Cover image for Katerina's Windows: Donation and Devotion, Art and Music, as Heard and Seen in the Writings of a Birgittine Nun By Corine Schleif and Volker Schier

Katerina's Windows

Donation and Devotion, Art and Music, as Heard and Seen in the Writings of a Birgittine Nun

Corine Schleif and Volker Schier


$113.95 | Hardcover Edition
ISBN: 978-0-271-03369-3

624 pages
8" × 10"
53 color/195 b&w illustrations/4 maps

Katerina's Windows

Donation and Devotion, Art and Music, as Heard and Seen in the Writings of a Birgittine Nun

Corine Schleif and Volker Schier

“This is an outstanding scholarly undertaking. Two scholars, one in the history of art, the other in the history of music, have focused on the translation and contextualization of an extraordinary trove of letters of the Birgittine nun Katerina Imhoff Lemmel. As unusual for its wealth of documentation as it is for its meticulous and balanced analysis, the volume is immensely rewarding. The reader is hooked, enveloped in the reality of the author’s historic voice and the tangibility of the world in which she functioned.”


  • Description
  • Reviews
  • Bio
  • Table of Contents
  • Sample Chapters
  • Subjects
The wealthy Katerina Lemmel entered the Maria Mai monastery in 1516—and rebuilt it. In Katerina’s Windows, readers can observe how stained glass was donated and commissioned and witness spectators’ reaction to it, ranging from critical aesthetic assessments to iconoclastic acts.

The book presents historical texts and interpretive analysis. Katerina Lemmel and those around her are given voice through translations of seventy-three sources, including personal and business letters, chronicle accounts, and legal documents, most of which have never been transcribed or published before. Necessary explanations as well as theoretical considerations and critical insights are provided through the voices of the authors.

Katerina Lemmel’s letters allow glimpses into the materiality of monastic life; views of the interconnected workings of art, music, liturgy, and literature; evidence of the persuasive powers of a nun who functioned as negotiator; accounts of one woman’s struggles on behalf of other women; and data on women’s networks. The sources provide insiders’ insights into the spiritual economies later scorned by Protestant reformers. They also offer an eyewitness account of the social challenges to this system that erupted in violent clashes during the Revolution of 1525.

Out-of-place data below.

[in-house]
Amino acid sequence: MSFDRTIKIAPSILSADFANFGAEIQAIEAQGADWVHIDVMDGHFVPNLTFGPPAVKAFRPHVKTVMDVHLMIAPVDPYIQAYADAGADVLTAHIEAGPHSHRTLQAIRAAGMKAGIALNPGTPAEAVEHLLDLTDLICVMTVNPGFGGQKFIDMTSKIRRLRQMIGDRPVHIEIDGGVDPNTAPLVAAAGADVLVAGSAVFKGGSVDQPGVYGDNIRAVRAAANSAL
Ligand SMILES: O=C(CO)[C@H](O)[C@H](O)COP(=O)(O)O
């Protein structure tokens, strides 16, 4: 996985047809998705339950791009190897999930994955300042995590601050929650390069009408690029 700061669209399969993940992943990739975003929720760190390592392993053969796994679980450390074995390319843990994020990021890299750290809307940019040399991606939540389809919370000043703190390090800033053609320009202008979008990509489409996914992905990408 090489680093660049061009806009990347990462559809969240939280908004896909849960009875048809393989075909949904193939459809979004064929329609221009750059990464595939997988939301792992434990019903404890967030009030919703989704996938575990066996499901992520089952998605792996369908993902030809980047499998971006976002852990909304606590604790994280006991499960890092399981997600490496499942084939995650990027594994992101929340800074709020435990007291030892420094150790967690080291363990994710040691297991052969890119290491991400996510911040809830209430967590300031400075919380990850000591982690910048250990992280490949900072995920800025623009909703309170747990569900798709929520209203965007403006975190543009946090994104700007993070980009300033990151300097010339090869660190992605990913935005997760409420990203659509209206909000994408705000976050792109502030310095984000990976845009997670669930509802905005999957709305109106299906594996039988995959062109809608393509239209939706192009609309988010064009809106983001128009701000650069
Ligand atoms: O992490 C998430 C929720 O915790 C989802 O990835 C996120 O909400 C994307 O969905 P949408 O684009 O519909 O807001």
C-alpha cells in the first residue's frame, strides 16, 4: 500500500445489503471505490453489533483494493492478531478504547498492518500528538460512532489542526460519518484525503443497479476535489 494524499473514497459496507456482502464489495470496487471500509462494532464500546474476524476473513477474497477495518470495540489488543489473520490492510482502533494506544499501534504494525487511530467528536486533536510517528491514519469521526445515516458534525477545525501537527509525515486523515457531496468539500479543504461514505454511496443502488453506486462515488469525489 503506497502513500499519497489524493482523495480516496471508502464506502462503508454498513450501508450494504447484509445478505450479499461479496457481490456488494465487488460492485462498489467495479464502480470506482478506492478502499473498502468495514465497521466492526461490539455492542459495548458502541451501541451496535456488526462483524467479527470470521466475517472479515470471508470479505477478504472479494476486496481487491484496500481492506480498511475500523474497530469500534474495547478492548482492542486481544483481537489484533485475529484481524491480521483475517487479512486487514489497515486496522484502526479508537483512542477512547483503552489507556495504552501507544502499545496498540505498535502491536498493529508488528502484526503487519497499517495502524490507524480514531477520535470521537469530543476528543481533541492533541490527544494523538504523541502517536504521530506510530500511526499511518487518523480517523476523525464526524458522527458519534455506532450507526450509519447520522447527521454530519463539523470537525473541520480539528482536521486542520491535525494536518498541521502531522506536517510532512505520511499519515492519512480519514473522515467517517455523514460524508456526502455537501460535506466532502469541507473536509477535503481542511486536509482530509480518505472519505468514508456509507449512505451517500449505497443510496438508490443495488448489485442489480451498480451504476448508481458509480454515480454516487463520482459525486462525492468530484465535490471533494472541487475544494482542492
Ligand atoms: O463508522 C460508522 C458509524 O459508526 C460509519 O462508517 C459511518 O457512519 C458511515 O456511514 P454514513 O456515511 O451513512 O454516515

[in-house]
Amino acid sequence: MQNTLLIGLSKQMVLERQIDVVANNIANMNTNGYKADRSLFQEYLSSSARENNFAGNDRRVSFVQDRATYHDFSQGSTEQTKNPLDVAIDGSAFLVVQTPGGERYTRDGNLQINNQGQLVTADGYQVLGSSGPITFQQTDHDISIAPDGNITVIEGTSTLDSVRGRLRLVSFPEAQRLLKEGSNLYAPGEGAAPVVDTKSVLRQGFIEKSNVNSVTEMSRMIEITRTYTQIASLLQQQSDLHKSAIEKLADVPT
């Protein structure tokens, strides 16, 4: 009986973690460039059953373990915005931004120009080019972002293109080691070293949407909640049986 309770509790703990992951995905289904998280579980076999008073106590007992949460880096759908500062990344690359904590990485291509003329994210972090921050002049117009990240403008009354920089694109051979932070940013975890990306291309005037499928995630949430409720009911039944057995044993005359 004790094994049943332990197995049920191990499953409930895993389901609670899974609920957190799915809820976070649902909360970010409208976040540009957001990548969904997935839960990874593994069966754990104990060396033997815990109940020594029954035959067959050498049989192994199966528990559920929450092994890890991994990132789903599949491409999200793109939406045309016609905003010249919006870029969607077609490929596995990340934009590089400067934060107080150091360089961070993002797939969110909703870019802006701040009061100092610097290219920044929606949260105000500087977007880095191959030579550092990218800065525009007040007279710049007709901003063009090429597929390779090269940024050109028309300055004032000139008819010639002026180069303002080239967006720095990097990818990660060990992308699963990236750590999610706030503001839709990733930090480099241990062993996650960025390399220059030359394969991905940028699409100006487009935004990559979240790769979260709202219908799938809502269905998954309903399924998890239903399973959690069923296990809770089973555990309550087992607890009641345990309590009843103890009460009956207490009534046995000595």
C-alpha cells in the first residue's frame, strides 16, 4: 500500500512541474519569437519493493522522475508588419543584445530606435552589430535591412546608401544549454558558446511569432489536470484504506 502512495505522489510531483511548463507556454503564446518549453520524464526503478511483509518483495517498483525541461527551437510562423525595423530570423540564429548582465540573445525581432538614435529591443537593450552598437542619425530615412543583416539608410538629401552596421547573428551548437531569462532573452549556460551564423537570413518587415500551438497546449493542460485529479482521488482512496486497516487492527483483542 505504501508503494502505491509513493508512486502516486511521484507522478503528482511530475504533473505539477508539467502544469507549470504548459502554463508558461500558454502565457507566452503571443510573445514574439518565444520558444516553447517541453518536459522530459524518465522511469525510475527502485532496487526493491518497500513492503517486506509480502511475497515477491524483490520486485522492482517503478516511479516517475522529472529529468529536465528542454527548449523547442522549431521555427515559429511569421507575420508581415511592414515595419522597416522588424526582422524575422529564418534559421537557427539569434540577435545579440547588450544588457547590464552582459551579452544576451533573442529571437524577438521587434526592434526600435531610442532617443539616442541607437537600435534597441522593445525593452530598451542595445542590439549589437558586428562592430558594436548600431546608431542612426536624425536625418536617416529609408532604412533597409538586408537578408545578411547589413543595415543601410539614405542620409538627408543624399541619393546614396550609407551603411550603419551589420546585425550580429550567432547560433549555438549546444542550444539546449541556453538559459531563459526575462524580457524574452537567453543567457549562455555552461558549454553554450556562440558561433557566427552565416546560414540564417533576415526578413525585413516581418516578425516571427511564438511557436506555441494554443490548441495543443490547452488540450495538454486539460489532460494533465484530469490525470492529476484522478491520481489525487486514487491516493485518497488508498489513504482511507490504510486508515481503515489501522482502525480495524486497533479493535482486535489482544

The material offers a fresh look at art and music made by and for nuns. Much previous literature has focused on nuns as mystics and visionaries, and on their art as primitive or mundane. This book demonstrates the roles of nuns as active agents for sophisticated art and innovative liturgical music.

“This is an outstanding scholarly undertaking. Two scholars, one in the history of art, the other in the history of music, have focused on the translation and contextualization of an extraordinary trove of letters of the Birgittine nun Katerina Imhoff Lemmel. As unusual for its wealth of documentation as it is for its meticulous and balanced analysis, the volume is immensely rewarding. The reader is hooked, enveloped in the reality of the author’s historic voice and the tangibility of the world in which she functioned.”
“This full presentation of Katerina Lemmel’s letters is remarkably good reading. After a swift introduction of Katerina, in which the authors demonstrate a thorough knowledge of the archival resources, topography, and family histories of Nuremberg and its mercantile families, their literal translation of the letters provides a ‘thick history’ that is reminiscent of the now famous history of Montaillou, or the late medieval Paston letters. Yet this is not a correspondence—with few exceptions, we hear only Katerina’s voice, addressing her cousin Hans Imhoff, with whom she has to plead for help in ensuring a sound financial base for her house. Even so, with the help of the authors’ commentary, which contextualizes the letters, a vivid autobiography emerges, and with it an extraordinary view into her cloistered life. This is not only an erudite book, based on the authors’ own transcription of the German letters rather than on an older edition, but it is so well written that the density of facts (such as the quantities and cost of the spices used in the monastic kitchens) becomes part of the larger texture of social exchange. The commentaries are well balanced between theoretical interpretation of the economy of prayer and donation and material explanations of commerce, often drawing examples from the locale and illustrating Katerina’s visual environment with works of art in a variety of materials.”